National Weather Service to determine if tornado hit town

  • This aerial photo taken on Thursday, June 14, 2018 shows damage after Wednesday’s severe weather system passed through Wilkes-Barre Township, Pa. National Weather Services teams were traveling to two counties in northeast Pennsylvania to determine if tornados touched down as part of a severe weather system that destroyed homes, stores and cars and left at least six people injured. (AP Photo/Jimmy May)

  • A Nissan sedan on the lot at Ken Pollock Nissan dealership in Wilkes-Barre Twp., Pa. is destroyed on Thursday, June 14, 2018 after a strong storm moved through the area on Wednesday night. A powerful storm has pounded parts of Pennsylvania, damaging buildings, overturning cars and downing trees and power lines. (Christopher Dolan/The Citizens' Voice via AP)
  • U-Haul trucks parked on Mundy Street in Wilkes-Barre Township, Pa., are damaged after a strong storm moved through the area on Wednesday, June 13, 2018. A powerful storm has pounded parts of Pennsylvania, damaging buildings, overturning cars and downing trees and power lines. (Christopher Dolan/The Citizens’ Voice via AP)

WILKES-BARRE, Pa.— National Weather Service teams were traveling Thursday to two counties in northeast Pennsylvania to determine if tornados touched down as part of a severe weather system that destroyed homes, stores and cars and left at least six people injured.

The National Weather Service in Binghamton, New York, sent two teams to Bradford County and Luzerne County early Thursday to survey the damage from the storm system that passed through Wednesday night.

Photos and videos of the aftermath show a shopping center in Wilkes-Barre about 110 miles (177.02 kilometers) north of Philadelphia, with roofs torn off, cars over turned and storefronts shattered. Similar photos surfaced Thursday morning from Granville, Franklin and Leroy townships about 90 miles (144.83 kilometers) further north of Wilkes-Barre showing collapsed structures and shattered windows.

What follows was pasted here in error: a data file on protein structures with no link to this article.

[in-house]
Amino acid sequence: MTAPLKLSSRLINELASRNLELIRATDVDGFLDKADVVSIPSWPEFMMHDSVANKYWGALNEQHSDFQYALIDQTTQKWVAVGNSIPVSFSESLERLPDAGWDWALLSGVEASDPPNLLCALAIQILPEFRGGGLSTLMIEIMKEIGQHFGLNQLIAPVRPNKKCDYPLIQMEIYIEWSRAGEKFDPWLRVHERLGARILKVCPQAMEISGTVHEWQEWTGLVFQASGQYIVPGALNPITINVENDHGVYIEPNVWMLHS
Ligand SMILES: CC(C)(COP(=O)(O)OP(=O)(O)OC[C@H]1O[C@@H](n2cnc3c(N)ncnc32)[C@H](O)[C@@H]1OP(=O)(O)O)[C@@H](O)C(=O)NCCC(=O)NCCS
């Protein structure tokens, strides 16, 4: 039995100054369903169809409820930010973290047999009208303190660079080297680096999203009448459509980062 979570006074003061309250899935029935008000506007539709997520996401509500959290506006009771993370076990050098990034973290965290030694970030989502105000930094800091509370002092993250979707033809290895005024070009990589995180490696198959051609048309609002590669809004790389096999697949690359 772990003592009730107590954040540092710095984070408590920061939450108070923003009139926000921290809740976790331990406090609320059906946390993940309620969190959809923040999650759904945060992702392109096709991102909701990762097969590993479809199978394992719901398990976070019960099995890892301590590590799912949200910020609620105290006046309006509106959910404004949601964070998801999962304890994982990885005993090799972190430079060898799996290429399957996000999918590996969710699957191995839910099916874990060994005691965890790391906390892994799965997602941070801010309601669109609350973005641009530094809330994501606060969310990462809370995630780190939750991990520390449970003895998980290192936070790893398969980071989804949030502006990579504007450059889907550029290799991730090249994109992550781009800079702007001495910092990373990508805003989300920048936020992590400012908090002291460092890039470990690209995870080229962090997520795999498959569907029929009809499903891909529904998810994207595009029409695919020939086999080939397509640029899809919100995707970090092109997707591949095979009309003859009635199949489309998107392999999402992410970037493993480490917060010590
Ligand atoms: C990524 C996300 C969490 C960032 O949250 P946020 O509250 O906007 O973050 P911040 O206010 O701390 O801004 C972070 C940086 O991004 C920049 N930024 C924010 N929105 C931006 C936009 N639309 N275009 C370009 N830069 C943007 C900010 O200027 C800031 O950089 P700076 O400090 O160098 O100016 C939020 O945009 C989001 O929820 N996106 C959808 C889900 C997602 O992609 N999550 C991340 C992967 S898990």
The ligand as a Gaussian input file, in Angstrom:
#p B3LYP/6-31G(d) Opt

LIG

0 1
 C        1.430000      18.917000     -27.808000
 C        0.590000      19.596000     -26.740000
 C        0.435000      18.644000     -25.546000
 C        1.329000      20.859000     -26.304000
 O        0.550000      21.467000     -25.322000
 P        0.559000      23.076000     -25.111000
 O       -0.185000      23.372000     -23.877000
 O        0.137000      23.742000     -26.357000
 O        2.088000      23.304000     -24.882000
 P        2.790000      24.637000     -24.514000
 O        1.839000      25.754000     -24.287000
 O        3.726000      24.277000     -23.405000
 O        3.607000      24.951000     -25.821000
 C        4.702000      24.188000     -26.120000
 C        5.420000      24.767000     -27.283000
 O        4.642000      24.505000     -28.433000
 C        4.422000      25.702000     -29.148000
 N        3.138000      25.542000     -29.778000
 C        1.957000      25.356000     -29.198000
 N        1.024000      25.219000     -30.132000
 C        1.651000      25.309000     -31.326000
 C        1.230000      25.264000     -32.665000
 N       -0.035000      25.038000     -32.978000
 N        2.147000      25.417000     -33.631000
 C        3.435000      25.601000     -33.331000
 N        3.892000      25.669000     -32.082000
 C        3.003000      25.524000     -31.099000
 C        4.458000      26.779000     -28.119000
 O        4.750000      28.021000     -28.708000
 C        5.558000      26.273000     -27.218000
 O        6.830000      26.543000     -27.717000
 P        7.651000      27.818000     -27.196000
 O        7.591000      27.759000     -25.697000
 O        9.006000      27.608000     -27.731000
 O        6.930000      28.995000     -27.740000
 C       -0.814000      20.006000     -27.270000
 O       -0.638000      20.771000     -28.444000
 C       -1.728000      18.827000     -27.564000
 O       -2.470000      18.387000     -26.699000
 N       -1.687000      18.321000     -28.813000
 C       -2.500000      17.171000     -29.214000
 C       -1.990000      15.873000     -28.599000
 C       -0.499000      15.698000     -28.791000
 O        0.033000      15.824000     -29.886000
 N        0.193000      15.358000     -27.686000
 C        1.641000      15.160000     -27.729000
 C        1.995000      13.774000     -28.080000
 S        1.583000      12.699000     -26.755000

Meteorologist Joanne LaBounty from the National Weather Service’s Binghamton, New York, office said the two teams expected to be on the ground to survey the damage by late morning.

“The full report with the official designation of whether it was a tornado and what strength, the scale of damage and any injuries will be issued (Thursday) afternoon,” she said.

In Wilkes-Barre, city and county officials had closed roads around the damaged shopping centers because of downed power lines and damage to a propane cylinder that was still leaking as of midmorning Thursday.

Luzerne County Emergency Management Agency volunteer Garrett Hittle said crews were working to stabilize the propane cylinder by off gassing the contents.

“The scene is not safe enough to have people be able to go in and perform a complete assessment at this point,” Hittle said. “It affected between a half-mile and mile radius of mostly business interests.”

Hittle said there were reports of six storm-related injuries that were not life threatening and did not require anyone to be admitted to the hospital.

Joy Frie told The (Wilkes-Barre) Citizens’ Voice that staff and patrons huddled in the kitchen of the bar where she bartends until they could escape to another business.

“The doors were busting open. Almost everyone’s cars in the parking lot were destroyed,” the 18-year-old said.

In Bradford County, damage was reported in three neighboring townships, but emergency personnel said there were no reports of injuries.

Jeff Scarboro, the director of public safety and emergency management for the county, said there were about 10 homes with varying reports of damage some of which appeared to be destroyed.

“There were initial reports of entrapments with building collapses and debris, but local fire departments helped with removal from those properties,” Scarboro said.

Scarboro said some of the rescues included at least one person in a wheelchair who needed help because of debris and older couples who were trapped in storm cellars by debris.

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Associated Press reporter Claudia Lauer in Philadelphia contributed to this report.

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